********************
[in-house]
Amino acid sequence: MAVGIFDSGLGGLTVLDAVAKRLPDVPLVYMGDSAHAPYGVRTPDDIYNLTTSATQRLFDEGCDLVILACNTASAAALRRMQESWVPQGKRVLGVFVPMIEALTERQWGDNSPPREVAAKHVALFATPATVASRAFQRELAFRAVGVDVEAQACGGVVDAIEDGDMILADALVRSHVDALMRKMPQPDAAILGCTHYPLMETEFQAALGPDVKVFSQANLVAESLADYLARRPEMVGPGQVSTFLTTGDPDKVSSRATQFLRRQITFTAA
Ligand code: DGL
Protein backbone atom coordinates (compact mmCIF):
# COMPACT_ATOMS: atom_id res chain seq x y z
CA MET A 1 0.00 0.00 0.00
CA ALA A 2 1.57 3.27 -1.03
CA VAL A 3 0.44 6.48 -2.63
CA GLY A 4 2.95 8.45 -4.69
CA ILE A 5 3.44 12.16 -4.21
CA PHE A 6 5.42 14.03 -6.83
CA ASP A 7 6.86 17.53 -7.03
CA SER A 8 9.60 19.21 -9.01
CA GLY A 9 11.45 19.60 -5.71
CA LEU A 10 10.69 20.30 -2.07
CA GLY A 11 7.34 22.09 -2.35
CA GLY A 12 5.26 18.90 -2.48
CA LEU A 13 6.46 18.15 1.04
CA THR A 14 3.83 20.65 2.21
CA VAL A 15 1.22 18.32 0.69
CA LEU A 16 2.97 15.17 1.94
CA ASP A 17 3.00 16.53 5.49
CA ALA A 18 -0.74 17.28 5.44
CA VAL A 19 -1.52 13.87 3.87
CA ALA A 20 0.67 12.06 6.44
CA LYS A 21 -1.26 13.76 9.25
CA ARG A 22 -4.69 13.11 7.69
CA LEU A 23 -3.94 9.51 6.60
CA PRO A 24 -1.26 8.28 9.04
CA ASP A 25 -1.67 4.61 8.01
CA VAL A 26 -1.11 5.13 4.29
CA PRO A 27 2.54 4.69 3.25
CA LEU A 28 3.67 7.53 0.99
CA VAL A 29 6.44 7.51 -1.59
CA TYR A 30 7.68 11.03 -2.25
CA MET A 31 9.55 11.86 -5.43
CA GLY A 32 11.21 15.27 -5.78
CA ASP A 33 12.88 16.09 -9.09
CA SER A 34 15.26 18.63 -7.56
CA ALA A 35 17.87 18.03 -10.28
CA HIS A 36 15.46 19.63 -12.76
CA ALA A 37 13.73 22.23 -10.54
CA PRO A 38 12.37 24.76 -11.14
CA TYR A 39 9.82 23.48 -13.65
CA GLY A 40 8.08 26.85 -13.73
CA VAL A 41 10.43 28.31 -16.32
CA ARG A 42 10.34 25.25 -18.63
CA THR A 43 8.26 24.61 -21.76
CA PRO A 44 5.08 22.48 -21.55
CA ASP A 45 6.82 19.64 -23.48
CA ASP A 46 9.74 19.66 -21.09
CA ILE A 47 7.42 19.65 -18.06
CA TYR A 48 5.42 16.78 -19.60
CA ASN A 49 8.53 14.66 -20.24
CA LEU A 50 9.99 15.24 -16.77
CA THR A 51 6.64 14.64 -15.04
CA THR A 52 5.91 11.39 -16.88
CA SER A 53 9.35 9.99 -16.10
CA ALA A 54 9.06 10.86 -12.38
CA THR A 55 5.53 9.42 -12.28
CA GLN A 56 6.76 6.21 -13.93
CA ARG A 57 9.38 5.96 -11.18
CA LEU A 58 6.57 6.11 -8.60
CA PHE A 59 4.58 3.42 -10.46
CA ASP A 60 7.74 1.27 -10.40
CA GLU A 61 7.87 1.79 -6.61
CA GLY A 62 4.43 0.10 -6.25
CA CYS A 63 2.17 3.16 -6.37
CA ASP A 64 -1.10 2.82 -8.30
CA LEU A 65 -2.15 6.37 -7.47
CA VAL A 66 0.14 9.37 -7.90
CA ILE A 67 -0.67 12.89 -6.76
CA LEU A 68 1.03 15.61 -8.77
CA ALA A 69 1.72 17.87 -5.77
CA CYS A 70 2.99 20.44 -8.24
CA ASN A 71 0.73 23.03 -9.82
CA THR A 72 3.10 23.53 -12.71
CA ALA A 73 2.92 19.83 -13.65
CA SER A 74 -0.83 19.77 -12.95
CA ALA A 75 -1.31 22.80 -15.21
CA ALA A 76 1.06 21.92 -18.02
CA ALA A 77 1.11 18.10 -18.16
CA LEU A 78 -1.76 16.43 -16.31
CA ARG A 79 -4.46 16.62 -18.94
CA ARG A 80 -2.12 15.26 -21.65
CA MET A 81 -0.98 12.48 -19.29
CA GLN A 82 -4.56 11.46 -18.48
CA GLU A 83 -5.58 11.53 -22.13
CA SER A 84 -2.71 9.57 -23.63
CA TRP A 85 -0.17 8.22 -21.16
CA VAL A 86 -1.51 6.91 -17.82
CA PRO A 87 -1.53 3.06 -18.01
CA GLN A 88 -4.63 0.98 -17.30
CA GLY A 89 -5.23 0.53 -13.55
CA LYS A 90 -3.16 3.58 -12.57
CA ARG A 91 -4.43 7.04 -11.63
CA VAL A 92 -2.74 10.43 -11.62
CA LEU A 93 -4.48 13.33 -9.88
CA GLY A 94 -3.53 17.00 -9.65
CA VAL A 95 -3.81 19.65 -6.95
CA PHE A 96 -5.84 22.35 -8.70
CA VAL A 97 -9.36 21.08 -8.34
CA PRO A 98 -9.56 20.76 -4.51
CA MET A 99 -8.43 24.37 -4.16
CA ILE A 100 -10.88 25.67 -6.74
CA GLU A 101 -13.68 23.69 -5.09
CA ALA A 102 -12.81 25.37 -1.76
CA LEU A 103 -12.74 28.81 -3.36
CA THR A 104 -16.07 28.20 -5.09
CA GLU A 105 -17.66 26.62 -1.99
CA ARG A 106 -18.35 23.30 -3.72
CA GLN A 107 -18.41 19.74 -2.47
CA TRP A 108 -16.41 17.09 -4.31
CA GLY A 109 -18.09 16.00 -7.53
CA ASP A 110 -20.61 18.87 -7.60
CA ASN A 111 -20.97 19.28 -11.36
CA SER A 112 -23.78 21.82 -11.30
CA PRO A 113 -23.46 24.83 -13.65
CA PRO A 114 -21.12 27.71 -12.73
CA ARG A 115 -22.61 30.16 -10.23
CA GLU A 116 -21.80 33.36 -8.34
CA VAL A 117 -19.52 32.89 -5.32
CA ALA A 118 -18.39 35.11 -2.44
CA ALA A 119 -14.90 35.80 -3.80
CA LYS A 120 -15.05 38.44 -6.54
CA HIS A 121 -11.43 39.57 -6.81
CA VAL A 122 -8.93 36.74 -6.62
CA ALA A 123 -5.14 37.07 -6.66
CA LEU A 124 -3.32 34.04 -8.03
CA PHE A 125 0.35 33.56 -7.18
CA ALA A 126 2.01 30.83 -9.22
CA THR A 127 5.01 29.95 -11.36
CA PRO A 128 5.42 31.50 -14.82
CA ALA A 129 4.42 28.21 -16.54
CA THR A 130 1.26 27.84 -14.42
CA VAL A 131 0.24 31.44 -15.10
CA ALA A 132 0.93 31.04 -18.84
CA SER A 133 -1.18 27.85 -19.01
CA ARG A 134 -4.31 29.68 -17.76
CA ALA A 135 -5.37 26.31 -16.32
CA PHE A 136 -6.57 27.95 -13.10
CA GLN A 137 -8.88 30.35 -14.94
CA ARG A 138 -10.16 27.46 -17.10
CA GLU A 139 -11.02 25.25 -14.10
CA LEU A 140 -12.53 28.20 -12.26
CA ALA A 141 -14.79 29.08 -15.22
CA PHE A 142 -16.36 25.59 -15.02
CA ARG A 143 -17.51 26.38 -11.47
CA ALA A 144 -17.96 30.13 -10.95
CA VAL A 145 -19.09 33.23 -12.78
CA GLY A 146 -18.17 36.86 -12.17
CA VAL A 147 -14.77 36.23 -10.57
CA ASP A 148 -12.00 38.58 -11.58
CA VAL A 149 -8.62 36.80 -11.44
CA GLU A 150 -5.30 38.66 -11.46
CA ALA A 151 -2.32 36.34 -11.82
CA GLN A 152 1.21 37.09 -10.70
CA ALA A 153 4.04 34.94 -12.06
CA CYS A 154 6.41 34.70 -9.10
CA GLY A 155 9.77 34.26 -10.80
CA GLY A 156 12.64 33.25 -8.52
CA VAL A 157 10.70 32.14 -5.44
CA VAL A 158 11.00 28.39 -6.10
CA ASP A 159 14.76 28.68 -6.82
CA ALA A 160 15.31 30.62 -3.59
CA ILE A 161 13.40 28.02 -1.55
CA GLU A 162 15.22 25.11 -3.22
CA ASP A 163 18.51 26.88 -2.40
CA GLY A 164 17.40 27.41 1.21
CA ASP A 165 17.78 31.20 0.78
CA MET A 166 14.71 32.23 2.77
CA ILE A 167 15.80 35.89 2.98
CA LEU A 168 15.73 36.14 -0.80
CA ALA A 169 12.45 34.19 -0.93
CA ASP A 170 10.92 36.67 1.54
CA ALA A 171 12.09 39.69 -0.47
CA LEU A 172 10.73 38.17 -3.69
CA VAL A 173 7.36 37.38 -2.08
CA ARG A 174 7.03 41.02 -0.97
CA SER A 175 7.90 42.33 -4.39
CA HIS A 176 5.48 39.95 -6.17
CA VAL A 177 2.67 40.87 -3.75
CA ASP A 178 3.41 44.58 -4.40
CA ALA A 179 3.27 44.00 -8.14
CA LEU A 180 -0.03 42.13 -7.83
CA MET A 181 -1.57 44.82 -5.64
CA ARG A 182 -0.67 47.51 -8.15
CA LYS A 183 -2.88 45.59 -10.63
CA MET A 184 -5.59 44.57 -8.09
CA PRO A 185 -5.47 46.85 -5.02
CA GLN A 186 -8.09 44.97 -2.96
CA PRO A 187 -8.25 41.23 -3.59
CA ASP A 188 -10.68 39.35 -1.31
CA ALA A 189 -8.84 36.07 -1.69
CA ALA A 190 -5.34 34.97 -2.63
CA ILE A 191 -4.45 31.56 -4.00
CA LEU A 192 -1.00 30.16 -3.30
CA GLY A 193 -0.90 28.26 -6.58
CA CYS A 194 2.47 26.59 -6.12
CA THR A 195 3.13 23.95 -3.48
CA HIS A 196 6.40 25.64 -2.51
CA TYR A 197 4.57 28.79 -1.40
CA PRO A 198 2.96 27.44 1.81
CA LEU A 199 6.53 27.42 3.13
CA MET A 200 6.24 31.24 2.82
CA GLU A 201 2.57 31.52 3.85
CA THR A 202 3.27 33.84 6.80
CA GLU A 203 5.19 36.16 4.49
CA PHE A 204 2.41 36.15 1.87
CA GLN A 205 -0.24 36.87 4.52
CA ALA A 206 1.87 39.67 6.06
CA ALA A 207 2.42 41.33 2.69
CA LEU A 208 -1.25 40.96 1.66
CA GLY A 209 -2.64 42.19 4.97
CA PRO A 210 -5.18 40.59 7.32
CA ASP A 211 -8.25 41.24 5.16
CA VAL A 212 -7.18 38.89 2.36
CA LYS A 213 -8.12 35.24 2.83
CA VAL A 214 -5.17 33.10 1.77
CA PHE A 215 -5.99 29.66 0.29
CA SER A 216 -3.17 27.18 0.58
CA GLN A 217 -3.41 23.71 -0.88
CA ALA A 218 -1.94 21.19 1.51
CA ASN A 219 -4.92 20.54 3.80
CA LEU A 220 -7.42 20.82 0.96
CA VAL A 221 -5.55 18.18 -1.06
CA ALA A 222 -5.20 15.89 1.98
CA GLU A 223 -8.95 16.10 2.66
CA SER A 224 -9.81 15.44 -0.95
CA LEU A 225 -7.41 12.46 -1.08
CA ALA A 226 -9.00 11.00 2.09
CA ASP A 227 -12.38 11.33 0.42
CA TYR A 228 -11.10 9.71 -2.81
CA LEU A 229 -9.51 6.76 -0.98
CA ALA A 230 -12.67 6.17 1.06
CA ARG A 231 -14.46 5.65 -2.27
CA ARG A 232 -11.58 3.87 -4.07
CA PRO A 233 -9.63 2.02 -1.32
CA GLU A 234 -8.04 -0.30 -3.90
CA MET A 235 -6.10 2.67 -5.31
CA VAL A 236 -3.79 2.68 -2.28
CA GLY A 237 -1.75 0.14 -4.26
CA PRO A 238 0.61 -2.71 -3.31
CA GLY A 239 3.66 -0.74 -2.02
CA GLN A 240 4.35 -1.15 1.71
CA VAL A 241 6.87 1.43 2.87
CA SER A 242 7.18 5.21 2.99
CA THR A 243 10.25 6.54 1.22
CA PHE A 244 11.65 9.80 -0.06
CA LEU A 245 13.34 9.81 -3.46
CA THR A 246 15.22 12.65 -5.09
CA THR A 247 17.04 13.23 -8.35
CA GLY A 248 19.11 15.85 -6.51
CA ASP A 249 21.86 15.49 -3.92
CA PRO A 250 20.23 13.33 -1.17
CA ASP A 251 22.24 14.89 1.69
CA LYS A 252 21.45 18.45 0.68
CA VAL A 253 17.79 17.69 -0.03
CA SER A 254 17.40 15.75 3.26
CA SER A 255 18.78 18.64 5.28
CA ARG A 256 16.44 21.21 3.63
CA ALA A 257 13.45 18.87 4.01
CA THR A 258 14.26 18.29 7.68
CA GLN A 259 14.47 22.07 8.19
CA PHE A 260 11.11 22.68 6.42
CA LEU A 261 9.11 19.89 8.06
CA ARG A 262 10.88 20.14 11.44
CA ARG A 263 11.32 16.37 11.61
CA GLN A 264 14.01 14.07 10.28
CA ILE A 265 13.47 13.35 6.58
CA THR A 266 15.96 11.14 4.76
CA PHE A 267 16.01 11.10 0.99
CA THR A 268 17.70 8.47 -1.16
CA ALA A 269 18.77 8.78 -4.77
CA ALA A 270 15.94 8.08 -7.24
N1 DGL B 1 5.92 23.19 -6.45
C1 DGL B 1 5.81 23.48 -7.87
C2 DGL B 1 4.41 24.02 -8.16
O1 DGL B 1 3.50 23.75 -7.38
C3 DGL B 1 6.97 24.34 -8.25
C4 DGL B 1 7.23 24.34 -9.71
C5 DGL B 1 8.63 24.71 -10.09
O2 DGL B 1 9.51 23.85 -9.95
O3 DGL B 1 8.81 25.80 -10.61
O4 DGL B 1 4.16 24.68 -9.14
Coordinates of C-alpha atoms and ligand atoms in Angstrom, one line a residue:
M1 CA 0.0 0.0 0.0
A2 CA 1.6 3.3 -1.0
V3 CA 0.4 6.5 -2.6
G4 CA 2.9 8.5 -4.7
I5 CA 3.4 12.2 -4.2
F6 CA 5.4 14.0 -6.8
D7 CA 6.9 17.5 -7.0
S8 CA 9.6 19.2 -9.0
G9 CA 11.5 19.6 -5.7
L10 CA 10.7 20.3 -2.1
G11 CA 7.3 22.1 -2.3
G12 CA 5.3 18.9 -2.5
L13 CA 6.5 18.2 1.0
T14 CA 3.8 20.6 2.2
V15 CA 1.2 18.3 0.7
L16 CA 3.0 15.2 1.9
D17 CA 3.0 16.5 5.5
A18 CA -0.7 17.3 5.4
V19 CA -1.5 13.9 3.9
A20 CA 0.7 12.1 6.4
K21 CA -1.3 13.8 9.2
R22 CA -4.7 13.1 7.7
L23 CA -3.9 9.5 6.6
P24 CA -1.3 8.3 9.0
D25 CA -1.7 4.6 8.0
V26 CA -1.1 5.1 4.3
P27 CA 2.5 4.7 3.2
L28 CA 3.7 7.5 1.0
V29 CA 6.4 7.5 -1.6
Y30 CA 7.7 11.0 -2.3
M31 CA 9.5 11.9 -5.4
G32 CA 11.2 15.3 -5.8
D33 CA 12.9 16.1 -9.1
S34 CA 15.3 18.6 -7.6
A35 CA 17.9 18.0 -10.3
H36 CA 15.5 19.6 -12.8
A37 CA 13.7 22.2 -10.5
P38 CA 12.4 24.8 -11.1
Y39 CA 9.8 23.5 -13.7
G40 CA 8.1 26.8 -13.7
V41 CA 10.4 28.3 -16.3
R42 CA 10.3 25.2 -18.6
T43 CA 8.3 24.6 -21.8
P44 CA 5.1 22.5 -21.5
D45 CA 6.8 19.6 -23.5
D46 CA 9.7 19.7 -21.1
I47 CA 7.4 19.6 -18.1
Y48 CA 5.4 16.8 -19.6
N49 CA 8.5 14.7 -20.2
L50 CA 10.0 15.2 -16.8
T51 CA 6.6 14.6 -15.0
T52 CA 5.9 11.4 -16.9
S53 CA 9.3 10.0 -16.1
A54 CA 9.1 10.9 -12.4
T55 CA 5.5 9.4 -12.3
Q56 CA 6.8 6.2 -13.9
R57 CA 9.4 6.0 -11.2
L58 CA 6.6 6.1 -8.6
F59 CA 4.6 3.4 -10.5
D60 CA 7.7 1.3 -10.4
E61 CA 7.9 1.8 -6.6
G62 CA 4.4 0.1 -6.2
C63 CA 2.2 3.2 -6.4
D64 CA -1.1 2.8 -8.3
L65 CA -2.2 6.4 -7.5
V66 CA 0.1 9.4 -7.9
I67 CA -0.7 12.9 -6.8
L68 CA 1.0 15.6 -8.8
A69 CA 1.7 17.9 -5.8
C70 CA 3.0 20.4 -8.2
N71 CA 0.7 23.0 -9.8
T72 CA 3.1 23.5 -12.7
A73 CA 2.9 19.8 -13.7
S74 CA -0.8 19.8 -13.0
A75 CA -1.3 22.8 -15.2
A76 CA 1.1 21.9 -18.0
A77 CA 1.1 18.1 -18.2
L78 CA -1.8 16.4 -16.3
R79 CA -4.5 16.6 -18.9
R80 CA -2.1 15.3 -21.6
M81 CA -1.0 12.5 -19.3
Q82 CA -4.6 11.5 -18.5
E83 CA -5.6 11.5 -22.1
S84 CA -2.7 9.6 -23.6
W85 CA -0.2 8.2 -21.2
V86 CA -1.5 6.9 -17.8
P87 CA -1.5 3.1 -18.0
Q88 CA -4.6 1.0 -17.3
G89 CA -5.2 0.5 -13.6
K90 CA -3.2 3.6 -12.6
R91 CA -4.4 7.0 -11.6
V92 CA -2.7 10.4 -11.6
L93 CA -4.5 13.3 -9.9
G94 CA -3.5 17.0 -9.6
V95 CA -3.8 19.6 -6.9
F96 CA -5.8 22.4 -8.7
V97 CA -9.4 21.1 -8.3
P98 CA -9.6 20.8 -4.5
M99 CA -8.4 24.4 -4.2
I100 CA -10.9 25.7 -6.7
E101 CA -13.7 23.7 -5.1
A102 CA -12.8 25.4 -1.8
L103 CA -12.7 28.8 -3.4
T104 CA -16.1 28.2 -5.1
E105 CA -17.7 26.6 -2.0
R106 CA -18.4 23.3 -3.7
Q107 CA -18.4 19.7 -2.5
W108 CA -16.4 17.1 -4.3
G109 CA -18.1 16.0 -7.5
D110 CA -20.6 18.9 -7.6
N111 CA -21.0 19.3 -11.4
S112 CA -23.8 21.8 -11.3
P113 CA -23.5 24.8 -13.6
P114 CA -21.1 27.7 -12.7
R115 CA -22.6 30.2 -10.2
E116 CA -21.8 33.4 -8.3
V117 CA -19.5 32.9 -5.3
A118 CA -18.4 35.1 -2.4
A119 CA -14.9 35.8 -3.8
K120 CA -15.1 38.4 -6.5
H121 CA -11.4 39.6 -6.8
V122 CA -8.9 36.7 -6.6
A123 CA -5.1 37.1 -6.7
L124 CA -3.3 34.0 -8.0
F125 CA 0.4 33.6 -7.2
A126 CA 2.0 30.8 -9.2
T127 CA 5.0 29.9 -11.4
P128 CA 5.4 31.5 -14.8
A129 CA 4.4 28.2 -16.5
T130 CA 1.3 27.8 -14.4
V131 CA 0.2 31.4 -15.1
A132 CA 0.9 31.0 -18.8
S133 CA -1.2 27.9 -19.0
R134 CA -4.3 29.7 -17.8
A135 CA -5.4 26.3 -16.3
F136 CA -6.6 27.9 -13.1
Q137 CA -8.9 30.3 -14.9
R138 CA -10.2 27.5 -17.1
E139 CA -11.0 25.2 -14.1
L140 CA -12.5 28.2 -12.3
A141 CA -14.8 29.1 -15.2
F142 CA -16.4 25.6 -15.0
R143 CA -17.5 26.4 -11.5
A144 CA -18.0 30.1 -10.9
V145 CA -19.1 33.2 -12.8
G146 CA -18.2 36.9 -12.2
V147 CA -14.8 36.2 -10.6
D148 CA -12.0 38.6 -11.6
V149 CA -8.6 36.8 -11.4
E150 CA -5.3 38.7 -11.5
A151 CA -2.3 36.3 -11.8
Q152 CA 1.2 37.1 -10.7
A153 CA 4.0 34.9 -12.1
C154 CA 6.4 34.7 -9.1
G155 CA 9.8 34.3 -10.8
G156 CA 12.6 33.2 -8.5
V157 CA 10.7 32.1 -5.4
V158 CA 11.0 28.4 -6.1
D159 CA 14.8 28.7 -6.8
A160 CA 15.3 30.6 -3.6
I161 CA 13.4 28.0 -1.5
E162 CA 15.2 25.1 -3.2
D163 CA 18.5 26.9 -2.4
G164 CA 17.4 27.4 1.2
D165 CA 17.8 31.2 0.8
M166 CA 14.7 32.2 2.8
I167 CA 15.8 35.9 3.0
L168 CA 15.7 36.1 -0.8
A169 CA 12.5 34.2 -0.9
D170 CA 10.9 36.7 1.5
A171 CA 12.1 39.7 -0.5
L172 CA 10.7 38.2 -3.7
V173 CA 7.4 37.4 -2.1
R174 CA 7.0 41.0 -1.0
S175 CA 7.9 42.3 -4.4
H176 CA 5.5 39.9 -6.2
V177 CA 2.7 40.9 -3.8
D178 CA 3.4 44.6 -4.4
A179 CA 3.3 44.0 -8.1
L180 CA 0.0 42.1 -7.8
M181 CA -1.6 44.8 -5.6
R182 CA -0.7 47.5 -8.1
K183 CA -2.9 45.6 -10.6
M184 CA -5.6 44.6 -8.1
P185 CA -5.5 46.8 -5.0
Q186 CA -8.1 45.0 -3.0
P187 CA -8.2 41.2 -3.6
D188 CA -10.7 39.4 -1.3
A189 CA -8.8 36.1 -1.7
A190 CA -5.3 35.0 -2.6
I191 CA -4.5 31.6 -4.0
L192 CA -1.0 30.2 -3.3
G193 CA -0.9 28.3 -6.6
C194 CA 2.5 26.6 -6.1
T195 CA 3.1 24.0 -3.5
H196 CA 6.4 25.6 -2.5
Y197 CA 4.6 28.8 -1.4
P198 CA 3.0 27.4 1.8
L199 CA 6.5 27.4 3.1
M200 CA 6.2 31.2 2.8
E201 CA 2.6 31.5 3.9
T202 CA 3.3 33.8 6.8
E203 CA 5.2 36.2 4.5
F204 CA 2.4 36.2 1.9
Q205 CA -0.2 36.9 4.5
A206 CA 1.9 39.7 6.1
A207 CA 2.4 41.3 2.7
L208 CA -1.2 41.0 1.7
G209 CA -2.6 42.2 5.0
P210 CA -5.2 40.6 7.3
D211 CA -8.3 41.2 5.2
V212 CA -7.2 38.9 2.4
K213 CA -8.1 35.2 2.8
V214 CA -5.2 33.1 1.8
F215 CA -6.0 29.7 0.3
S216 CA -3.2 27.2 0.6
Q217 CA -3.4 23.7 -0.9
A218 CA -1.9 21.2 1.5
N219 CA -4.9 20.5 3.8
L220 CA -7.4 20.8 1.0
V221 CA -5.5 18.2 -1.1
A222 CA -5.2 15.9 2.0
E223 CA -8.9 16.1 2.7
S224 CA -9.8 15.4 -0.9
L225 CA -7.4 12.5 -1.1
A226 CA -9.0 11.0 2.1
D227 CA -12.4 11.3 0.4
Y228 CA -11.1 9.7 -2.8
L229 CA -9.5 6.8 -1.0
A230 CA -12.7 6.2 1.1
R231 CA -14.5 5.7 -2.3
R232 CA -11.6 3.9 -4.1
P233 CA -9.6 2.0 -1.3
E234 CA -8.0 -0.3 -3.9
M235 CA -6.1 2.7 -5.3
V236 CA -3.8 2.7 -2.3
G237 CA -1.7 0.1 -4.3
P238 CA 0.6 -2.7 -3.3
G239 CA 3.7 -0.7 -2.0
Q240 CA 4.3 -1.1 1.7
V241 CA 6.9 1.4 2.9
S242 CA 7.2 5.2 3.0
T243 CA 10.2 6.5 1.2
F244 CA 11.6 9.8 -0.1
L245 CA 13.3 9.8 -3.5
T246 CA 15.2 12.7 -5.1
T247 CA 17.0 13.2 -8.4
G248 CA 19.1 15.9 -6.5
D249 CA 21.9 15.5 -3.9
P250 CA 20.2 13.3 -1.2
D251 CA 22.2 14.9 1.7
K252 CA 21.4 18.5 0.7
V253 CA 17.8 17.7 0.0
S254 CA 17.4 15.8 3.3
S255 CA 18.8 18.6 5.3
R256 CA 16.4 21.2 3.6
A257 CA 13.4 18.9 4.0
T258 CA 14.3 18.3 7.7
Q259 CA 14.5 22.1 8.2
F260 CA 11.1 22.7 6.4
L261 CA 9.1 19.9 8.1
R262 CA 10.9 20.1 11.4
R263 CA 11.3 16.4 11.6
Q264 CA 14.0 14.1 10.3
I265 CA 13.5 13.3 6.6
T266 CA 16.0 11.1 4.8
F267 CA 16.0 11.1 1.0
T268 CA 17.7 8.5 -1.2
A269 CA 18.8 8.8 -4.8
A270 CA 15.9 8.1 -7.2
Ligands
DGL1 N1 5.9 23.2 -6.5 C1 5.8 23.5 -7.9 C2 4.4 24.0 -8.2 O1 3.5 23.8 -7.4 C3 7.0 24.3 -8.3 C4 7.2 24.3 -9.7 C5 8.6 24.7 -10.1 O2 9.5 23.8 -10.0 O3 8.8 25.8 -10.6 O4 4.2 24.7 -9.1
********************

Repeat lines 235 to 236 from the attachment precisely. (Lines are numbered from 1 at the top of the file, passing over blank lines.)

CA ALA A 230 -12.67 6.17 1.06
CA ARG A 231 -14.46 5.65 -2.27